Battle of the female rappers

Battle of the female rappers

Battle of the female rappers

Female rappers are causing a stir in Nepal, it appears – an unusual phenomenon for a country dogged by gender violence.

Raw Barz, a freestyle hip-hop movement, has hosted the country’s first female rap battle. The event, spearheaded by Nepalese rap icon Yama Buddha, allows fledgling rappers to build a career in Nepal’s music industry. Until now, it’s been dominated by men, with the likes of Laure and Sacar releasing their own music videos.

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But young women are stealing their thunder for the first time. The most popular among the few female rappers are Tsamyun, Pari and Rhythms Up, who trade jokes in a mixture of English and Nepalese to the roars of the male-dominated crowd. The event’s official blog carries a synopsis of a “heated female rap battle” between Tsamyun and Rhythms Up: “Tsamyun disses her opponent for her looks” and Rhythms Up “chooses to humiliate her opponent with nerdy jokes and sarcasm”.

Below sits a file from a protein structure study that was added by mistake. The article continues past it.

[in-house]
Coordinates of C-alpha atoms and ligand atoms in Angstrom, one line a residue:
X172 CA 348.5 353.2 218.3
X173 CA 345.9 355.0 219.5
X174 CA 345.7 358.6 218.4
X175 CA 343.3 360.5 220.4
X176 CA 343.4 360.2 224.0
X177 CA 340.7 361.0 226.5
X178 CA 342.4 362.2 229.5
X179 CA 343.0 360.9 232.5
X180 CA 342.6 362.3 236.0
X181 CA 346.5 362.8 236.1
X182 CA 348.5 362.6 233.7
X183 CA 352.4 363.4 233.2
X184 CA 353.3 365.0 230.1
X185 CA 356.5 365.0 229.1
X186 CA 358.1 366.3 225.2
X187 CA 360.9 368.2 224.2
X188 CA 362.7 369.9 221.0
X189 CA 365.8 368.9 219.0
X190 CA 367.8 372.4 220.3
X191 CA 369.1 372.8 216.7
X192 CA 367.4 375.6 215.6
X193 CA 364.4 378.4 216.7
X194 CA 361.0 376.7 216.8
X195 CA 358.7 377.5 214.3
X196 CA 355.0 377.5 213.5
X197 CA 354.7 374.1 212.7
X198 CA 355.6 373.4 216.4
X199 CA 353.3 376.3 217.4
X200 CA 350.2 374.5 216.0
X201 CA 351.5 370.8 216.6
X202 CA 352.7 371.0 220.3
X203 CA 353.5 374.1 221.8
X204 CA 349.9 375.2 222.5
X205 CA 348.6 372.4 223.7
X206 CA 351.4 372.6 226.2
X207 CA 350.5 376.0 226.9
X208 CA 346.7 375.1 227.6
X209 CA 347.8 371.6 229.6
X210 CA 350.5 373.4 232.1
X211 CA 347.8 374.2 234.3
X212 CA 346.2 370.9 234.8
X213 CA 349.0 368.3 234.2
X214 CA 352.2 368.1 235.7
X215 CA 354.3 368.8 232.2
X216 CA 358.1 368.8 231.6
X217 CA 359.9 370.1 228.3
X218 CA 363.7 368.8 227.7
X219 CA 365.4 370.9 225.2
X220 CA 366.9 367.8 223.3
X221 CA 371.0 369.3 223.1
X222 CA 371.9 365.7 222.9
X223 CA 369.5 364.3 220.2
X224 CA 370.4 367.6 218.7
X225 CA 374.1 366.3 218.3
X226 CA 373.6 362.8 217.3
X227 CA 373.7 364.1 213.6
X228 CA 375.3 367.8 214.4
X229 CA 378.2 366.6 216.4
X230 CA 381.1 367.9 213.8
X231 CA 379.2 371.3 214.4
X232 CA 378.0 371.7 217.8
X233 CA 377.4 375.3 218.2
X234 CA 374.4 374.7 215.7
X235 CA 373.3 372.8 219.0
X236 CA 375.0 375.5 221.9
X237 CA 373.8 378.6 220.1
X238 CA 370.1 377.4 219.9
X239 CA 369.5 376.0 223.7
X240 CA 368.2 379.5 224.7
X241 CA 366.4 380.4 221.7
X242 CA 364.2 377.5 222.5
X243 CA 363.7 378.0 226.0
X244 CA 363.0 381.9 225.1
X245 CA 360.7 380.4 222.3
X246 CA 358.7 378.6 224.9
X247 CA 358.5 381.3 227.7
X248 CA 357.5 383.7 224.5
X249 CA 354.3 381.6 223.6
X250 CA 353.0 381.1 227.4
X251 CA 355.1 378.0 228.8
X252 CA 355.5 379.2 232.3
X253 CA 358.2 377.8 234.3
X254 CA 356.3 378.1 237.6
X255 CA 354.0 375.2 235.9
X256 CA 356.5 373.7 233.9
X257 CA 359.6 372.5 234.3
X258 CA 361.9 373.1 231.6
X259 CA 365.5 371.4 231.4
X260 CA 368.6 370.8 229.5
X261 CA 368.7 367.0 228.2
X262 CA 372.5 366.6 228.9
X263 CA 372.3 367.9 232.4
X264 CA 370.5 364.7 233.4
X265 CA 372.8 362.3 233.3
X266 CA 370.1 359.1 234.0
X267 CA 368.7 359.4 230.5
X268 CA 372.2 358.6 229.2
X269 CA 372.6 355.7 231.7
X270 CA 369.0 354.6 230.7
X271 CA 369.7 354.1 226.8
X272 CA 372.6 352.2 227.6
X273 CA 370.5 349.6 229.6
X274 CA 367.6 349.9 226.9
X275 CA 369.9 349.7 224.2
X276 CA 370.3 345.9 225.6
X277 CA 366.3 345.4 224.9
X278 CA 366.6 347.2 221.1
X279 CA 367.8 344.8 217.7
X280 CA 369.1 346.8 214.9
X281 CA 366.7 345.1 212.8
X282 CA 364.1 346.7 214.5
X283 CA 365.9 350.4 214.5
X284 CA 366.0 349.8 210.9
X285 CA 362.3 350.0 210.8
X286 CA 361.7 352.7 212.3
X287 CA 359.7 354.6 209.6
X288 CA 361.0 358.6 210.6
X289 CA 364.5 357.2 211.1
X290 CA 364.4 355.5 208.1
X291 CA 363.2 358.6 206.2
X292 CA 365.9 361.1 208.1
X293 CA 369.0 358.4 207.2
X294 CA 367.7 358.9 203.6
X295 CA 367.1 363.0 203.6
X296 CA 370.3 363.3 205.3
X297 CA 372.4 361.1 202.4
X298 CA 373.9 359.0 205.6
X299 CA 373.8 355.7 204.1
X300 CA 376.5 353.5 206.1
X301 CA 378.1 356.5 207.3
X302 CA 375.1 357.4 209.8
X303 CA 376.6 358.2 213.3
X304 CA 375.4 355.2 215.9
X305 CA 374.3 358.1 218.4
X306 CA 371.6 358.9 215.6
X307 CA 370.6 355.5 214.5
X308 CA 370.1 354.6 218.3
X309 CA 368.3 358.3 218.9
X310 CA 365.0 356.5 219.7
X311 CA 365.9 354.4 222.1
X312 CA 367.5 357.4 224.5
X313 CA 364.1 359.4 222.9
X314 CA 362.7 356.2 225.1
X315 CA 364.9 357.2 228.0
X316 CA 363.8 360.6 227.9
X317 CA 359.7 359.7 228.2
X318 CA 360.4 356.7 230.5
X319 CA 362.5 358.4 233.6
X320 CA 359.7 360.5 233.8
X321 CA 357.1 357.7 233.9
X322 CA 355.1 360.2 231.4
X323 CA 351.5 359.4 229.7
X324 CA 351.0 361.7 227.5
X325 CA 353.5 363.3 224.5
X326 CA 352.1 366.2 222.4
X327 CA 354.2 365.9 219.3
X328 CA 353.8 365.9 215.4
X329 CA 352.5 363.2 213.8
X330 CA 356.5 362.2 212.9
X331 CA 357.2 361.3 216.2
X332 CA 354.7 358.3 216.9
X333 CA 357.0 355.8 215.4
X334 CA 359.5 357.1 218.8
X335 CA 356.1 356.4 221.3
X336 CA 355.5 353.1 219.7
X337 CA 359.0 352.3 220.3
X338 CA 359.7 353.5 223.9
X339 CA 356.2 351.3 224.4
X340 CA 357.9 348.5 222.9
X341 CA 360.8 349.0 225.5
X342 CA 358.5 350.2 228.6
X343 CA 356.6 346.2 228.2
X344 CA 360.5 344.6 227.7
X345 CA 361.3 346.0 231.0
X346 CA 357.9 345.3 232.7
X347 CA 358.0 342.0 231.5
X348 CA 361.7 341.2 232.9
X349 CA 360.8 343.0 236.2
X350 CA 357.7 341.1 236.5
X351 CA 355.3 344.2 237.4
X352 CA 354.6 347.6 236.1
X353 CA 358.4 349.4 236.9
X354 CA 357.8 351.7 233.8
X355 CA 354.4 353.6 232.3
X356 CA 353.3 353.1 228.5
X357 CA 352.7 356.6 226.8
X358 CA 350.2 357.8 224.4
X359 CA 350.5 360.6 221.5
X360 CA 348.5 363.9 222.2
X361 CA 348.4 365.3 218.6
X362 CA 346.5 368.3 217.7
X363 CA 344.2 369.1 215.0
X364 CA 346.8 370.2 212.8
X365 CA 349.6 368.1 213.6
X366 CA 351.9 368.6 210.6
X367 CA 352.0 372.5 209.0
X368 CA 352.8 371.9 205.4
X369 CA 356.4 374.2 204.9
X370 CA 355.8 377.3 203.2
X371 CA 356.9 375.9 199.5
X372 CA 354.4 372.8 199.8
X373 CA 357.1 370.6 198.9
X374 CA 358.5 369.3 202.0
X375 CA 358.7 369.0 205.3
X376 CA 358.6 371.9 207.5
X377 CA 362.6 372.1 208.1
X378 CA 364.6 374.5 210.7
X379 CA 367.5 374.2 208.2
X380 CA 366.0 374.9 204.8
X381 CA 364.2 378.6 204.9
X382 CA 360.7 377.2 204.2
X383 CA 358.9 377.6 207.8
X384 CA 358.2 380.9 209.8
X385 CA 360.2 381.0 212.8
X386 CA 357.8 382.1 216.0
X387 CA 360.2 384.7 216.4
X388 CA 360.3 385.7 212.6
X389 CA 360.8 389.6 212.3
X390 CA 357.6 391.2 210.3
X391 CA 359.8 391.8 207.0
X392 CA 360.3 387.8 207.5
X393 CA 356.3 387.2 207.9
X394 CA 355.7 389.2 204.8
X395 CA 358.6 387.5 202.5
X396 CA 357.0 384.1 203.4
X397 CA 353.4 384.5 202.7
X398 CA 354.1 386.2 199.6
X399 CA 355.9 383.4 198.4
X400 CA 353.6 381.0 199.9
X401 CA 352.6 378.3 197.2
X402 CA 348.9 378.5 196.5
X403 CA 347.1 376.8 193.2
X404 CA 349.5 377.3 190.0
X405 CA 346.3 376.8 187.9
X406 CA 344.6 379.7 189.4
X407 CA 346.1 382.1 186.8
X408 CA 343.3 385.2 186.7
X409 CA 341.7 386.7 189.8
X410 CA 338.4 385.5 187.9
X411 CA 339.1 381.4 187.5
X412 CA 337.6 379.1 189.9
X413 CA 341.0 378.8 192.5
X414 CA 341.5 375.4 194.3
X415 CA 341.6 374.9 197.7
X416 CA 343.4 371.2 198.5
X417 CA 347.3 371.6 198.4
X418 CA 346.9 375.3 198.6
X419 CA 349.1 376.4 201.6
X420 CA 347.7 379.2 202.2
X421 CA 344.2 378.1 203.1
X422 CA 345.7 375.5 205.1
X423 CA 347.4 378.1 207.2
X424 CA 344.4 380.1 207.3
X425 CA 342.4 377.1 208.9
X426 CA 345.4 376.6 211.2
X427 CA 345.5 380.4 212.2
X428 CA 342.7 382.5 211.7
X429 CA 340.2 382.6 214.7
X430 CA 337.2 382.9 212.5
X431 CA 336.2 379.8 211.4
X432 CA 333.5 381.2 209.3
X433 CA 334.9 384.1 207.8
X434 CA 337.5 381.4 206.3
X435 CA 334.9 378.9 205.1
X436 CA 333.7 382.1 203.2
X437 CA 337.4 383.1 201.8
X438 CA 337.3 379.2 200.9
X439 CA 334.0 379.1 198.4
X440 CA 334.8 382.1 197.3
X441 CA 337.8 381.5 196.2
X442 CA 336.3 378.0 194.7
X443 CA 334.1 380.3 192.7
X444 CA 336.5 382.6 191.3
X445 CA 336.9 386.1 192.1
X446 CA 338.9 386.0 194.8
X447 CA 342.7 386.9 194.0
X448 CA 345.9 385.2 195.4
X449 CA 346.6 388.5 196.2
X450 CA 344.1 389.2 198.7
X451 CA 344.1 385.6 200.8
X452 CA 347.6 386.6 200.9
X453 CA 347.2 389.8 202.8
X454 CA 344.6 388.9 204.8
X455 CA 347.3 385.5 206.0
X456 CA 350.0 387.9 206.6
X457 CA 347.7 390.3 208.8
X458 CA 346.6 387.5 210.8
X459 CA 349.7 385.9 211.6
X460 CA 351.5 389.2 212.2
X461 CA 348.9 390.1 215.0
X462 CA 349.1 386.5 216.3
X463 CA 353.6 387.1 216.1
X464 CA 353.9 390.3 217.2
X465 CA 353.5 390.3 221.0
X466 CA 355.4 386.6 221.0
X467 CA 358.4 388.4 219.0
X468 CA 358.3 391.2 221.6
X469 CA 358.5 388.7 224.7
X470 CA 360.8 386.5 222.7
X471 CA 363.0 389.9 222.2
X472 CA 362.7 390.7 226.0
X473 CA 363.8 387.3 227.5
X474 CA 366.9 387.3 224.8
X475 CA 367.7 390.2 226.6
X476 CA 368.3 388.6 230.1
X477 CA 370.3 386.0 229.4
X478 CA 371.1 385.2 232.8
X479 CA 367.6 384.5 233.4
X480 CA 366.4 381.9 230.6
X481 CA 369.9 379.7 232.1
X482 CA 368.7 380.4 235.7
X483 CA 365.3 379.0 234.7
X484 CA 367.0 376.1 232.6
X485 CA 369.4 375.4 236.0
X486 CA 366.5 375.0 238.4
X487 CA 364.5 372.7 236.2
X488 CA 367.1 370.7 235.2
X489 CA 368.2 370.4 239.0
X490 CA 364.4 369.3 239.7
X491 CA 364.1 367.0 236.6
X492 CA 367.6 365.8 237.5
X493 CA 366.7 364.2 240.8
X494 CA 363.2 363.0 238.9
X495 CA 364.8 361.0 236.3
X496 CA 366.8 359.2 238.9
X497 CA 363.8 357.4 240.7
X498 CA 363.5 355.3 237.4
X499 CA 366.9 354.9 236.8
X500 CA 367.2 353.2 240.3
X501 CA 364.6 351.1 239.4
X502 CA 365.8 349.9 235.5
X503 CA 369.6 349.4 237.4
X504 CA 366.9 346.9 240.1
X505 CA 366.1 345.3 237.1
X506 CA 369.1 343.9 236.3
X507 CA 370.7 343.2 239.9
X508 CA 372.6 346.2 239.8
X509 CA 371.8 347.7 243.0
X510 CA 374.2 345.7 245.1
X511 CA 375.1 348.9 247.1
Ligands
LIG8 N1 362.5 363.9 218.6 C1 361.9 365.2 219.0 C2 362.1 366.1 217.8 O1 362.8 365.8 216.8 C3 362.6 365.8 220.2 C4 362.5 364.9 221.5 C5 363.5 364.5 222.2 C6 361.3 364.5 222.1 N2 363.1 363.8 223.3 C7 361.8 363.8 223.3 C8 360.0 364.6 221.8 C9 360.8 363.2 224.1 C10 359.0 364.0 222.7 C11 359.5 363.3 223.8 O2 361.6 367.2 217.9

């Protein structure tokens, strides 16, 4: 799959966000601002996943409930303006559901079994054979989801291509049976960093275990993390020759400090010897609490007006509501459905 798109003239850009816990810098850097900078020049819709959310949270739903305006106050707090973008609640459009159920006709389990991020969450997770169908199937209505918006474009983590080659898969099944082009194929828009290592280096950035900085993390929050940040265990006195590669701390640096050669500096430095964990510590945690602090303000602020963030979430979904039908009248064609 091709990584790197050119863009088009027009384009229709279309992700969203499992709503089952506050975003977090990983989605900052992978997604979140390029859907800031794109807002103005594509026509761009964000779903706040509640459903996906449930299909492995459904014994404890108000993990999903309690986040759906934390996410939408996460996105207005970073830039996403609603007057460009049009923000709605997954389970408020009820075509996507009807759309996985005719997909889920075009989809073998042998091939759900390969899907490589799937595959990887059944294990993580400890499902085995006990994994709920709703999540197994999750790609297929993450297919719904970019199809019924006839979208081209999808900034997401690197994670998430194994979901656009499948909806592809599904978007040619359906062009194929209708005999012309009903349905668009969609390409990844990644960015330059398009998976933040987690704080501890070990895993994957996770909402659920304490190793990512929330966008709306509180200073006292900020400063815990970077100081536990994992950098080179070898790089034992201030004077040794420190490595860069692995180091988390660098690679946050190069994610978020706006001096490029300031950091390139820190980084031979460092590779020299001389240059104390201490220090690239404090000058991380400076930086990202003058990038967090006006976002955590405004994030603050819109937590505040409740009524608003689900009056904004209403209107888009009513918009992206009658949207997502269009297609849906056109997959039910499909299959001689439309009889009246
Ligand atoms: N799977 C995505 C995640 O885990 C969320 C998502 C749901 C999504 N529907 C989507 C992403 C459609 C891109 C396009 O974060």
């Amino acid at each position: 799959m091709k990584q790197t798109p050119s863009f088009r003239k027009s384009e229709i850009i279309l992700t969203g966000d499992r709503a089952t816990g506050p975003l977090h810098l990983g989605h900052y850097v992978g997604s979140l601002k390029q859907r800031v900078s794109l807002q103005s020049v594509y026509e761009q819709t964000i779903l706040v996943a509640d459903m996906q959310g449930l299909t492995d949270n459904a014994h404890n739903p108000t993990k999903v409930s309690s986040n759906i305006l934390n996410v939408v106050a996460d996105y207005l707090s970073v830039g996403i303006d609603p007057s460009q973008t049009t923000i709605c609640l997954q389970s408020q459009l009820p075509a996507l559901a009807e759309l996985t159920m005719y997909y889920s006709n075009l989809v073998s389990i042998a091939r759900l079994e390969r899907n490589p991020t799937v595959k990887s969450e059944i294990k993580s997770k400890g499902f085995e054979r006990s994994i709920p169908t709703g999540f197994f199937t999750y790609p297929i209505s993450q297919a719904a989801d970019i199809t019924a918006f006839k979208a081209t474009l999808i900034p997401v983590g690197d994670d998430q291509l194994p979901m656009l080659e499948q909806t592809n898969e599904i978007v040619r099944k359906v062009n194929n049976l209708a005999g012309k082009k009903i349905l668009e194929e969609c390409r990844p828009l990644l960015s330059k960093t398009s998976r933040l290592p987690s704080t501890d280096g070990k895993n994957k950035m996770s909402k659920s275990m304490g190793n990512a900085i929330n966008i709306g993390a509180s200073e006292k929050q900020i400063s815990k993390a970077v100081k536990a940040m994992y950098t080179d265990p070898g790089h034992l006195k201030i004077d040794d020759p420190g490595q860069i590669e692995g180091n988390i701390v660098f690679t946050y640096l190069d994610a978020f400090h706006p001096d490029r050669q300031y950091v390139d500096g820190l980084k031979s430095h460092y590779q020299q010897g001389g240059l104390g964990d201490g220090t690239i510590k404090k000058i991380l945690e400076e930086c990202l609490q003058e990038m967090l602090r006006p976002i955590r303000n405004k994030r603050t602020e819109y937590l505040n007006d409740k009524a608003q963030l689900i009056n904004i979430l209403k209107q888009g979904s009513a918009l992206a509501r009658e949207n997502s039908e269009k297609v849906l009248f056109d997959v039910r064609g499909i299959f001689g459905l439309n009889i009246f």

In contrast to these confident street poets, statistics tell a different story about women’s lives in Nepal. UN figures suggest gender-based violence and child marriage are still pervasive. Human Rights Watch’s World Report 2012: Nepal says trafficking, domestic violence, dowry-related violence, rape and sexual assault continue to plague the country. In response, Social Welfare Minister Badri Prasad Neupane told the UN in March that Nepal has adopted a five-year national strategy aimed at ending gender-based violence.

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Battle of Pari and Tsamyun



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